• A statement that disputes will be decided through binding arbitration rather than being litigated in court
  • How arbitrators will be chosen and how many arbitrators will hear disputes
  • Whether there are certain rules that will be used, such as those promulgated by the American Arbitration Association (AAA). Alternatively, an arbitration agreement might state that the arbitrator can decide which rules should be applied when hearing and deciding an arbitration dispute.

Both parties need to sign the agreement to make it legal, and both parties should maintain copies of the signed agreement for their records.

Should arbitration agreements be fair to both parties?

Arbitration agreements should always be fair to both parties. As with any type of legal document, both parties to an arbitration agreement should read it carefully and understand what they are agreeing to.

When negotiating an arbitration agreement, these provisions can help to make it more fair and balanced:

  • Choice of arbitrator – Choosing the arbitrator(s) who will hear and decide a dispute should not be one-sided. Instead, both parties should agree on the arbitrator(s), who should be neutral and free from potential conflicts of interest. Often, the selection procedures are determined by the governing rules stated in the agreement, for instance the American Arbitration Association (AAA).
  • Costs – The arbitration agreement should spell out who is responsible for paying the costs of arbitration. In cases like employment situations where the employer holds more power in the relationship, the employer should be the party paying for arbitration.
  • Representation – Both parties to an arbitration agreement should have the right to legal representation, and the agreement should not waive that right.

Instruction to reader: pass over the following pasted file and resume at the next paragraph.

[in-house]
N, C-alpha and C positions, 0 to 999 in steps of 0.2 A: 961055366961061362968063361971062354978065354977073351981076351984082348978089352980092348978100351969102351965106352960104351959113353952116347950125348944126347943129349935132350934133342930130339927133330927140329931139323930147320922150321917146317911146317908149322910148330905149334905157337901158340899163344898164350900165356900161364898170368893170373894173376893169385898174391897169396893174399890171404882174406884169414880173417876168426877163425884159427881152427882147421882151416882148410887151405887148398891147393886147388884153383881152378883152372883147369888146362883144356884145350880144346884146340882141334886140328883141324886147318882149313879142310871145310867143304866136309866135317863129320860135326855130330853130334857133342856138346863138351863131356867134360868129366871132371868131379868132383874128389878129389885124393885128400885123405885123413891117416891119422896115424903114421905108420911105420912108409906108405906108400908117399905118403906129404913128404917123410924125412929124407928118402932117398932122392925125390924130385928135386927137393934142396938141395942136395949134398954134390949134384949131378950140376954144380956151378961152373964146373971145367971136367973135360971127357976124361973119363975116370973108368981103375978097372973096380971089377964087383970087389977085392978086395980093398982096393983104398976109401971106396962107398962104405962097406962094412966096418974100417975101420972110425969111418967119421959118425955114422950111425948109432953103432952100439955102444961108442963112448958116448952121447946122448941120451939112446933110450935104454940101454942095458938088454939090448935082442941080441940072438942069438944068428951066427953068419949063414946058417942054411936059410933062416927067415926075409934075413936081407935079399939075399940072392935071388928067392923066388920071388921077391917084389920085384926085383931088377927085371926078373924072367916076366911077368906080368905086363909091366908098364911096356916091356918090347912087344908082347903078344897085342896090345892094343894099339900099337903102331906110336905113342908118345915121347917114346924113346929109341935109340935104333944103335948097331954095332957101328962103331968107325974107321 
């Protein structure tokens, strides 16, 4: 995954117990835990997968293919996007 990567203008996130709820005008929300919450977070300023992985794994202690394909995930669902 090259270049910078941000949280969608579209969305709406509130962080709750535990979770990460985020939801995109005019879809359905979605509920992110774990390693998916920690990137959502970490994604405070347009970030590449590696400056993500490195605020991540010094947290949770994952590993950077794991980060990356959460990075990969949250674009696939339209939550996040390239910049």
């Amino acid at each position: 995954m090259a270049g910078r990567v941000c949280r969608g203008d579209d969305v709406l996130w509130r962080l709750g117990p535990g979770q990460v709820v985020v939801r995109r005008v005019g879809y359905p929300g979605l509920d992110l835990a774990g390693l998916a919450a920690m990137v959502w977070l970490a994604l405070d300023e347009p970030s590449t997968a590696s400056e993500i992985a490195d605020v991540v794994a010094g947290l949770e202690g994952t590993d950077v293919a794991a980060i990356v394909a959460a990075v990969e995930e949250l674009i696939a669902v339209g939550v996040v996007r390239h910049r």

Separate arbitration agreements vs. provisions in larger agreements

Sometimes, it makes sense to include an arbitration provision inside another legal document, such as a purchase agreement or a loan agreement. In these situations, the parties are agreeing that future disputes will be decided through binding arbitration. Employment contracts may also be structured to include arbitration provisions.

In other situations, including situations in which a dispute has already been raised, it may be preferable to sign a separate arbitration agreement.

How do I create an arbitration agreement?

Creating an arbitration agreement through LegalNature is fast and can be done in just a few easy steps. Simply follow LegalNature's step-by-step guidance. At the end of the process, download your completed document for signatures.

How are arbitrators chosen and who chooses them?

Depending on the state you are in, the court may choose an arbitrator for you or the attorneys will work together to choose an arbitrator from a list of court-approved arbitrators. In some cases, the parties may state the method of selection and the number of arbitrators in an arbitration agreement or clause. A common selection method for when the parties cannot agree on an arbitrator dictates that both sides choose one arbitrator and then the two chosen arbitrators choose a third arbitrator. Often, either party may unilaterally decide to use this method in order to ensure that the arbitrator has no interest in the matter.

Normally, the parties have no need to speak directly to the arbitrators. If the opposing party has an attorney and you do not, be sure to advise opposing counsel that you wish to see the list of arbitrators. You may be able to research the arbitrator online through his or her website in order to determine if the arbitrator has experience in cases like yours and to learn more about the arbitrator's work. You cannot choose someone that you personally know to arbitrate your case. In many cases, the court must agree to the arbitrator that you and the opposing party choose.

If you do happen to know the arbitrator personally, it is up to the arbitrator to decline the job, but it may be in your best interest to ensure that a different arbitrator is selected. If a court learns that you had a conflict of interest because you and the arbitrator know each other, it could render the decision invalid and could be vacated by the court. This would cost more money and attorney’s fees. Additionally, sanctions may be imposed upon you. The court could even impose sanctions on the arbitrator should he or she knowingly enter into the contract to arbitrate between you and the opposing party.